It’s no secret that I’m a fan of small businesses. But combine small businesses, sustainable goods and fair trade and this girl’s ears are perked. Enter Anni Metz, a Chicago girl who provides design and marketing services for social enterprises and sustainable businesses to help grow their brands. You better believe I wanted to know more.
Tell me a little bit about your business. When did you start it? What inspired you to get it going?
I’ve only been a business owner for about 4 months! I started my business, Ethica Collective, in August after several months of freelancing in my free time. I work with fair trade and sustainable businesses on marketing, design, and branding projects. My goal is to help these small, mission-driven businesses increase their brand visibility and share their company story with a larger audience. I am passionate about using my skills to increase awareness about and access to ethical fashion brands.
How do you balance life and running your business?
That’s a good question. I quit my full-time job and launched my business less than a month after I got married, and my husband has been incredibly patient with me as I work to find a good work-life balance. I work primarily from home, and he has a full-time job, so I really try to get most of my work done during the ten (or so) hours every day that he’s gone, so we can spend evenings and weekends together.
It’s really easy to get distracted by things like unloading the dishwasher or throwing in another load of laundry when you’re home all the time, though—but luckily if I get too distracted at home, there are plenty of coffee shops nearby when I can camp out and use the WiFi! Then there are weeks where I’m going really hard at work and housework just isn’t a priority. So, I’m still figuring this out. (Has anyone figured it out yet?!)
Does being a woman effect your business?
The world of fair trade is really heavily dominated by women, actually. A lot of fair trade businesses are run by women and a lot of the brands work with women artisans in developing countries. So far, all of my clients have been women! I really like working with women though, especially women entrepreneurs. It almost feels like a sisterhood or a community. We all want each other to succeed, and I think help build each other up. I’ve become good friends with several of the women I’ve worked with over the past few months.
styling for Fair Earth
What inspires you creatively?
Sunshine, warmer climates, colorful textiles, intricate beadwork, recycled or upcycled materials, innovative economic development projects, and artisan stories. I love the stories of all of the products and product lines I’ve been able to work with over the last few months. One client works with artistans in South America who craft gorgeous jewelry from seeds and nuts. Another works with a community in Mexico that’s been weaving intricate textiles for generations. I love getting to share these stories in a creative way!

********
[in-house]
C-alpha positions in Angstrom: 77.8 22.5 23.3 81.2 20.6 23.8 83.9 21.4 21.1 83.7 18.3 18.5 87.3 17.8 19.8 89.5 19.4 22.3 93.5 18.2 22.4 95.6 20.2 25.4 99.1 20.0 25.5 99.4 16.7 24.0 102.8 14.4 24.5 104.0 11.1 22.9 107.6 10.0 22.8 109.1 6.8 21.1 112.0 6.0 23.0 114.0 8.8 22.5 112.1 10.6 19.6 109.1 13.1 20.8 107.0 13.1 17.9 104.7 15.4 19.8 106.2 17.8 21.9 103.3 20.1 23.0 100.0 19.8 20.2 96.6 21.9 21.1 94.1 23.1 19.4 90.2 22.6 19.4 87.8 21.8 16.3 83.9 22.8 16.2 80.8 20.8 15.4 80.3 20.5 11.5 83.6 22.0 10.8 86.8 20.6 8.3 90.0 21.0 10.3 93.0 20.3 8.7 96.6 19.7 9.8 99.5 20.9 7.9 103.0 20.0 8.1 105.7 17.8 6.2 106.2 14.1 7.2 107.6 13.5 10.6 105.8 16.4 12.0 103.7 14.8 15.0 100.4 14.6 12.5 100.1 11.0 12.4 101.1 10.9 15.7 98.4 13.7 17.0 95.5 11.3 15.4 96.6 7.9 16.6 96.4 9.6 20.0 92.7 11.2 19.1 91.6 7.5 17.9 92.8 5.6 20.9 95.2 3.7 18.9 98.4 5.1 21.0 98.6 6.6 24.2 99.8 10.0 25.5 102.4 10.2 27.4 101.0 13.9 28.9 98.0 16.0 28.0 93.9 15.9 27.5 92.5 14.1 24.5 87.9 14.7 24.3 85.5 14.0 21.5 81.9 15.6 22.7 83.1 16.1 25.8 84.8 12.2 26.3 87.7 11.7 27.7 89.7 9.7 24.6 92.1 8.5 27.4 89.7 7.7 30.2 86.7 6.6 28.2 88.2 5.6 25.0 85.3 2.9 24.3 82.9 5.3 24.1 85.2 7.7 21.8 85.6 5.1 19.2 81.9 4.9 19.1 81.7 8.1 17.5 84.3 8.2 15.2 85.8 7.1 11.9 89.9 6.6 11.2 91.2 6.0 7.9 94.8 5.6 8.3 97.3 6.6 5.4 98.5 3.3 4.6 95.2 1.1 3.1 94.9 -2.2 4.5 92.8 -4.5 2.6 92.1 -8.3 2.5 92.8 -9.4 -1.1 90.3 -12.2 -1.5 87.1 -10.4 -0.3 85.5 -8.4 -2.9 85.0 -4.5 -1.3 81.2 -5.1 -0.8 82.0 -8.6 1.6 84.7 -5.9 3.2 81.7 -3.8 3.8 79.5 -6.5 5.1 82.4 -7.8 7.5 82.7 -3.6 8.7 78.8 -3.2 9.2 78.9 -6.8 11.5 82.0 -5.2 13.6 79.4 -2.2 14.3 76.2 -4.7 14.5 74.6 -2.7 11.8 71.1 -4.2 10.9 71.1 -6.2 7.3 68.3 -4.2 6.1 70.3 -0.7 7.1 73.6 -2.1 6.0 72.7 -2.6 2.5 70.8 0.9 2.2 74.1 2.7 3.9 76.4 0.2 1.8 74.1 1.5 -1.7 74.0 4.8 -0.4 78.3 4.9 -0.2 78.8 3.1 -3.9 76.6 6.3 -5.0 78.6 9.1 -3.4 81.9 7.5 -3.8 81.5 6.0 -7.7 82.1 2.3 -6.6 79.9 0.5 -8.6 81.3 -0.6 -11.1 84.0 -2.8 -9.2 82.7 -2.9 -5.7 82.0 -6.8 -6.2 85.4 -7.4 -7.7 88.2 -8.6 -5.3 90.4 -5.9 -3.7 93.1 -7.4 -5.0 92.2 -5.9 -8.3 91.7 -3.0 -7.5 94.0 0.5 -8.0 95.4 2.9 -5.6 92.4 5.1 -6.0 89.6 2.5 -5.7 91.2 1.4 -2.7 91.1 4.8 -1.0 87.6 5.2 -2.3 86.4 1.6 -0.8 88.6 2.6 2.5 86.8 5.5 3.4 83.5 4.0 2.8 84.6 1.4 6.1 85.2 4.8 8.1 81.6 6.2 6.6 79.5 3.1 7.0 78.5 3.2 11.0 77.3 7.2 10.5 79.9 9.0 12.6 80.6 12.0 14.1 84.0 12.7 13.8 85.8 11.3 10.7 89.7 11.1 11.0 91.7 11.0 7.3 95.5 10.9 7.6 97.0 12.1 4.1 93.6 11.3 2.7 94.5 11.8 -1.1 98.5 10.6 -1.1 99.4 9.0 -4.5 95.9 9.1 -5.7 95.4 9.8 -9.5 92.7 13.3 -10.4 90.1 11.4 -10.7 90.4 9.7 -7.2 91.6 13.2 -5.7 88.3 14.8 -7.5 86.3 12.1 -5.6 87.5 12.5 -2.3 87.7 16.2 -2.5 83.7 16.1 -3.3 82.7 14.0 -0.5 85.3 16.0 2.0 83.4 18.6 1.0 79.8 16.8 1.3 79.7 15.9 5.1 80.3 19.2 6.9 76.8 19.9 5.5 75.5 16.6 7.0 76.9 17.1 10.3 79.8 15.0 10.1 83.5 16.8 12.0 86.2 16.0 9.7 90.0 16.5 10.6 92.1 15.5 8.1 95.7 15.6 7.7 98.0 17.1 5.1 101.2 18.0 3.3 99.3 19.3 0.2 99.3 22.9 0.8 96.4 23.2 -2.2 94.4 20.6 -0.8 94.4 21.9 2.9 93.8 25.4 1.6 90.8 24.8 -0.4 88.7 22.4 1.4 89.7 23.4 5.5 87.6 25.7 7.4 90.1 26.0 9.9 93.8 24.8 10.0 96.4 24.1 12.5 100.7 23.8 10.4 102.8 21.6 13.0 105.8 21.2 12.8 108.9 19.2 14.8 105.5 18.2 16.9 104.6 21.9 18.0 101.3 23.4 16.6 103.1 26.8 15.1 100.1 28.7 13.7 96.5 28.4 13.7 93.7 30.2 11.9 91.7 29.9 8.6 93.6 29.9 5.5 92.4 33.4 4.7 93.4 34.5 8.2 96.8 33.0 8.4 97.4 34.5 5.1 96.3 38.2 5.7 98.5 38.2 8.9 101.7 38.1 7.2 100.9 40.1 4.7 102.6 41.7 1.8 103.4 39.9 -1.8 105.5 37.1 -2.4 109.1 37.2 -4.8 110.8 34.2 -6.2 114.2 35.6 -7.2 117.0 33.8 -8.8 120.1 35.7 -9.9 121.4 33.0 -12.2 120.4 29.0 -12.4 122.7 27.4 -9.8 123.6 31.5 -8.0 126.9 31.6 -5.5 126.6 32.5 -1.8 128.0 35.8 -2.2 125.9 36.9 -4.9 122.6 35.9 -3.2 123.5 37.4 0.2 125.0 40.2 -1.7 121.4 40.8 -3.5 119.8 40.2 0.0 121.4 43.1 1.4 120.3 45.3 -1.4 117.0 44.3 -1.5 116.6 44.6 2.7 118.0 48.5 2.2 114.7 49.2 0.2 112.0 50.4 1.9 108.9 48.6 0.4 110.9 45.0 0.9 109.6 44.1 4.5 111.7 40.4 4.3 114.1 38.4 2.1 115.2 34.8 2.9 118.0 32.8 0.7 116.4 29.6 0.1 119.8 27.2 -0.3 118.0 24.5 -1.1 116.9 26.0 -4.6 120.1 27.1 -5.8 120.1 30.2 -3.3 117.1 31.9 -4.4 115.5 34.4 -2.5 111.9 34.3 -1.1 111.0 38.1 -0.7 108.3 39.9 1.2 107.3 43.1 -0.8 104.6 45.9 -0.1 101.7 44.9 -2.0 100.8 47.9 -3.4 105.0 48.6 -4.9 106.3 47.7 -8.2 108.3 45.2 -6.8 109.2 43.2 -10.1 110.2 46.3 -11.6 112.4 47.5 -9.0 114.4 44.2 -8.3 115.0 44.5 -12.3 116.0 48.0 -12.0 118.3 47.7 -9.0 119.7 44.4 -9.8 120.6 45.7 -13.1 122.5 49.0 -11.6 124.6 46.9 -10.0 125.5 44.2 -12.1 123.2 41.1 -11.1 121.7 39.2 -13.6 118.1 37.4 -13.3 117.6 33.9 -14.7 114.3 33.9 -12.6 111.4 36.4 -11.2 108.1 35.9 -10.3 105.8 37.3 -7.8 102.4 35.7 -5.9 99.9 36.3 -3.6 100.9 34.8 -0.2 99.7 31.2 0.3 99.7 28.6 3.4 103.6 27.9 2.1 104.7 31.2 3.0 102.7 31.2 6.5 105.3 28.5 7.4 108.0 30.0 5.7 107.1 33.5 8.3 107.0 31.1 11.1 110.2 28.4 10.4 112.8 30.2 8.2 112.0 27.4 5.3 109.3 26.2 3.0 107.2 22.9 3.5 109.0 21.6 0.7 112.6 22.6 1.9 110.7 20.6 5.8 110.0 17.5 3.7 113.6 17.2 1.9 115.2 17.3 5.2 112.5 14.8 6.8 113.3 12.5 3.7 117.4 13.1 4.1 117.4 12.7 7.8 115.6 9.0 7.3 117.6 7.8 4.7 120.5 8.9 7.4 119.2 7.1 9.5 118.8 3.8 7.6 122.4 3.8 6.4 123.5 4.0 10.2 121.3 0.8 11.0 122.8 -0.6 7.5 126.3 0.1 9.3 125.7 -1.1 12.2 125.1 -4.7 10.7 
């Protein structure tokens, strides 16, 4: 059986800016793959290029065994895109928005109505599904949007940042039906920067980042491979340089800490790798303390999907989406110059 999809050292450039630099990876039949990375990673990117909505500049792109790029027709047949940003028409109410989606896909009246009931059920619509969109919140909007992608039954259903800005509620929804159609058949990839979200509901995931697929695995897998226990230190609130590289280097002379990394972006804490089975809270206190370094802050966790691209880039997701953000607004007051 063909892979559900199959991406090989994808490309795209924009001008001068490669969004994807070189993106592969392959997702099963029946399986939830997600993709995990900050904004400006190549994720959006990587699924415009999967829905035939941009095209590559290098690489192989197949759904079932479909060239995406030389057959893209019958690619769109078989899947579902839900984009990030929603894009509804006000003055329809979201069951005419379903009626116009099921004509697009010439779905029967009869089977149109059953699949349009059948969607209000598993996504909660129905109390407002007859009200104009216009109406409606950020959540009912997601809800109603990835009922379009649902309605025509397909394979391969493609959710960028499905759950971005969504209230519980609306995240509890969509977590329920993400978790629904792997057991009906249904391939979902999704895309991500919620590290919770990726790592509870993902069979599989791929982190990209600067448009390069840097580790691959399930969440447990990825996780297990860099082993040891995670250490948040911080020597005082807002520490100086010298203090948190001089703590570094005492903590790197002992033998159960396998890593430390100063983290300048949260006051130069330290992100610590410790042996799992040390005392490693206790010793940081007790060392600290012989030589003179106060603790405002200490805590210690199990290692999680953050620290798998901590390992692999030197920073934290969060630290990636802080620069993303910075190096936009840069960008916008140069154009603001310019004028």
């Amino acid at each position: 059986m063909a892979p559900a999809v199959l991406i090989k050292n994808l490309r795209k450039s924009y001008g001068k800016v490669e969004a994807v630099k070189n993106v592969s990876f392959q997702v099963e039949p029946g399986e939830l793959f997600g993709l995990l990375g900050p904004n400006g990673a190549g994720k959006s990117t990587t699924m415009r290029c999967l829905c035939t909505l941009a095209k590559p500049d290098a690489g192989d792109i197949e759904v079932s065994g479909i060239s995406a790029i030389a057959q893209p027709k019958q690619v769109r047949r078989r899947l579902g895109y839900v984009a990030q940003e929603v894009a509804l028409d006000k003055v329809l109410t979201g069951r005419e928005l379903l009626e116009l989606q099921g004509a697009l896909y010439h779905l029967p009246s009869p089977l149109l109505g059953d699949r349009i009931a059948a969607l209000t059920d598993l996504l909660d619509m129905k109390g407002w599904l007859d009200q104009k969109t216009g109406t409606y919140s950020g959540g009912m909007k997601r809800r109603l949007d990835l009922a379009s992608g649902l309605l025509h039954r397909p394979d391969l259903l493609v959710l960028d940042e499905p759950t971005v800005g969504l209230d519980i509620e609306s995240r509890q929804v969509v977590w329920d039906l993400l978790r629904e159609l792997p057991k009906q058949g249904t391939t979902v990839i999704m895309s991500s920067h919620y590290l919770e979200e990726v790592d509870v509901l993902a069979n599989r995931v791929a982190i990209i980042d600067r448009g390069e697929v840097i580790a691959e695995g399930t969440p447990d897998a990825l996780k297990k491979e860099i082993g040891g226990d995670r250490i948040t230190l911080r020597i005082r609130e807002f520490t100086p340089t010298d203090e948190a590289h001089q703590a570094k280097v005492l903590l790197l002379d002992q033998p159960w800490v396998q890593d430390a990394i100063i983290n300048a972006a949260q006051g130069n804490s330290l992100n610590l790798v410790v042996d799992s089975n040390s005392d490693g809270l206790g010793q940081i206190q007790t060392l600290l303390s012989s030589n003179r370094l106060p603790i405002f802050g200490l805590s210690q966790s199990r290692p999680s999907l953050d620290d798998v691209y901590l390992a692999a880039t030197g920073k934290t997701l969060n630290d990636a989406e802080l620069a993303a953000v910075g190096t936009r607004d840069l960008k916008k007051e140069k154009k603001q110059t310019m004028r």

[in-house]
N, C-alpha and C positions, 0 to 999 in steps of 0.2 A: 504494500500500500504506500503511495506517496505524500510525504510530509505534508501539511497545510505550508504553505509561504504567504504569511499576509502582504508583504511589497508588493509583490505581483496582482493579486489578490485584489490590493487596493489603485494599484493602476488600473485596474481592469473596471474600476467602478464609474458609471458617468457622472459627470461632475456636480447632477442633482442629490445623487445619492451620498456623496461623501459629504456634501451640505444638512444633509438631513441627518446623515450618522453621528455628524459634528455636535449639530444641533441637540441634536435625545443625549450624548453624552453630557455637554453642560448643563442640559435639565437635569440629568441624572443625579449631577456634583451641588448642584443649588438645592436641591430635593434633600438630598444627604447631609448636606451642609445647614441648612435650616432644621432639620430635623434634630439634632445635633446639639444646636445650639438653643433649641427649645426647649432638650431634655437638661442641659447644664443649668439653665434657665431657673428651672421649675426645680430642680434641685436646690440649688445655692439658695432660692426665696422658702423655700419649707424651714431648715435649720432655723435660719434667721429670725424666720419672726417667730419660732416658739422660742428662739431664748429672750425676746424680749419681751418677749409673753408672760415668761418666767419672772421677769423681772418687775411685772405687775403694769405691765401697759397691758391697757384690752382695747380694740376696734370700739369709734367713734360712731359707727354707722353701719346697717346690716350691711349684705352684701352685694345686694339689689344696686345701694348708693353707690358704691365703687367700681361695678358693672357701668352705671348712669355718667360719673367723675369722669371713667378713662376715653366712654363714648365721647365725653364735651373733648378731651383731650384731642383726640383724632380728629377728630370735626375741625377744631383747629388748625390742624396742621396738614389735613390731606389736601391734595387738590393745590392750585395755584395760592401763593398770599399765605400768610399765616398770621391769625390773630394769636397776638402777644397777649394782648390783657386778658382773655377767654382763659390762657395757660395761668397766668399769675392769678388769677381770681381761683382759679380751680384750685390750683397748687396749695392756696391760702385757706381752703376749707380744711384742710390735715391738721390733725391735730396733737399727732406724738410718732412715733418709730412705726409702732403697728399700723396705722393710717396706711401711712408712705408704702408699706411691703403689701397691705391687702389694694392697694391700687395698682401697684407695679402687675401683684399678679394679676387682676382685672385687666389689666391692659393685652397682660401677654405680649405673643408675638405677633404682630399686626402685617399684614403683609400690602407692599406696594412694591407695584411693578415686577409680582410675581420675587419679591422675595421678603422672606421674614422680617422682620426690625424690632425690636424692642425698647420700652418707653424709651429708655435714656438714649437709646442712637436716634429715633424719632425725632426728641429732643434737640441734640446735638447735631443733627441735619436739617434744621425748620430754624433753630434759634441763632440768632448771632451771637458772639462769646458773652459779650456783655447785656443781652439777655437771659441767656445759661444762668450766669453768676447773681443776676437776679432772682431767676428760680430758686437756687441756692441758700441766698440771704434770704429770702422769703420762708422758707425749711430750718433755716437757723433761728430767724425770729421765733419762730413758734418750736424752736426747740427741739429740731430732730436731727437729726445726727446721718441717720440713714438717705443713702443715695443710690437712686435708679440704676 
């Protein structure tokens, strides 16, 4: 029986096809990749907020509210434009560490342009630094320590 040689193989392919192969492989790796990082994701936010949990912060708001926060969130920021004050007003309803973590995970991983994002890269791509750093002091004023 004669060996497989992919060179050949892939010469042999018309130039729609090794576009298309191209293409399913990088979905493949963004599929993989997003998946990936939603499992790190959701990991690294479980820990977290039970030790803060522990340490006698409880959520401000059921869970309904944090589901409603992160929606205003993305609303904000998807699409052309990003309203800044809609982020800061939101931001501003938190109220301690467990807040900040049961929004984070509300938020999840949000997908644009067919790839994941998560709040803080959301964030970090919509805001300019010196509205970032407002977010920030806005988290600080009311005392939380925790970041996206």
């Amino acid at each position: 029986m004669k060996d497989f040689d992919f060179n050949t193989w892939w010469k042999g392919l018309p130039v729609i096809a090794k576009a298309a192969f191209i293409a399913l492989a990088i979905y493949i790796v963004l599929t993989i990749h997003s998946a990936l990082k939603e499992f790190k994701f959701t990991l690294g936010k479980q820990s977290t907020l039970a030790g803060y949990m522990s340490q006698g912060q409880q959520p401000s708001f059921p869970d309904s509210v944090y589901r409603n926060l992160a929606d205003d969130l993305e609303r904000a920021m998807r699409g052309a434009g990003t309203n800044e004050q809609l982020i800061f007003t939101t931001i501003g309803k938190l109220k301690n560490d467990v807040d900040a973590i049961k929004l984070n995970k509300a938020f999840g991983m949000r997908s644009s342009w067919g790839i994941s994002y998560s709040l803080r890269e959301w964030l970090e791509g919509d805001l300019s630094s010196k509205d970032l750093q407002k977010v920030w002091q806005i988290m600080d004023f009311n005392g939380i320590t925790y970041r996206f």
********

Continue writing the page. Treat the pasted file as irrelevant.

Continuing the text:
work in progress for La Pucara
Do you have any procrastination techniques that you always fall back on? How do you break out of them?
It’s really easy for me to get lost in the black hole of the internet, but I’ve started following mostly industry-related blogs, so even scrolling through my Feedly reader is technically productive work time! If I find myself getting too distracted, I’ll take a 5 minute break to get a chore done (normally knowing I need to get something else done is what’s distracting me) or to do a little bit of yoga. I’ve found that a quick stretching sesh can do wonders for my productivity. If all else fails, a change of scene is very effective—whether moving from my desk to the couch or to a nearby cafe or restaurant.
Do you have any tips for other ladies who are looking to turn their passion into a business?
Start building your professional network now. Every connection matters. I was able to leap into this venture full-time because a woman who sits on a non-profit board with me set me up with a client who wanted me to do 20 hours of work per week for them—minimum. Without that guarantee of steady work, I wouldn’t have been able to freelance full-time.
The majority of businesses I’ve worked with so far are companies I’ve been acquainted with for years, and over time, I’ve formed relationships within the fair trade world and made a name for myself among the community. I’ve connected with other clients via social media. A seemingly innocuous connection, conversation, or tweet can lead to the start of your very own business!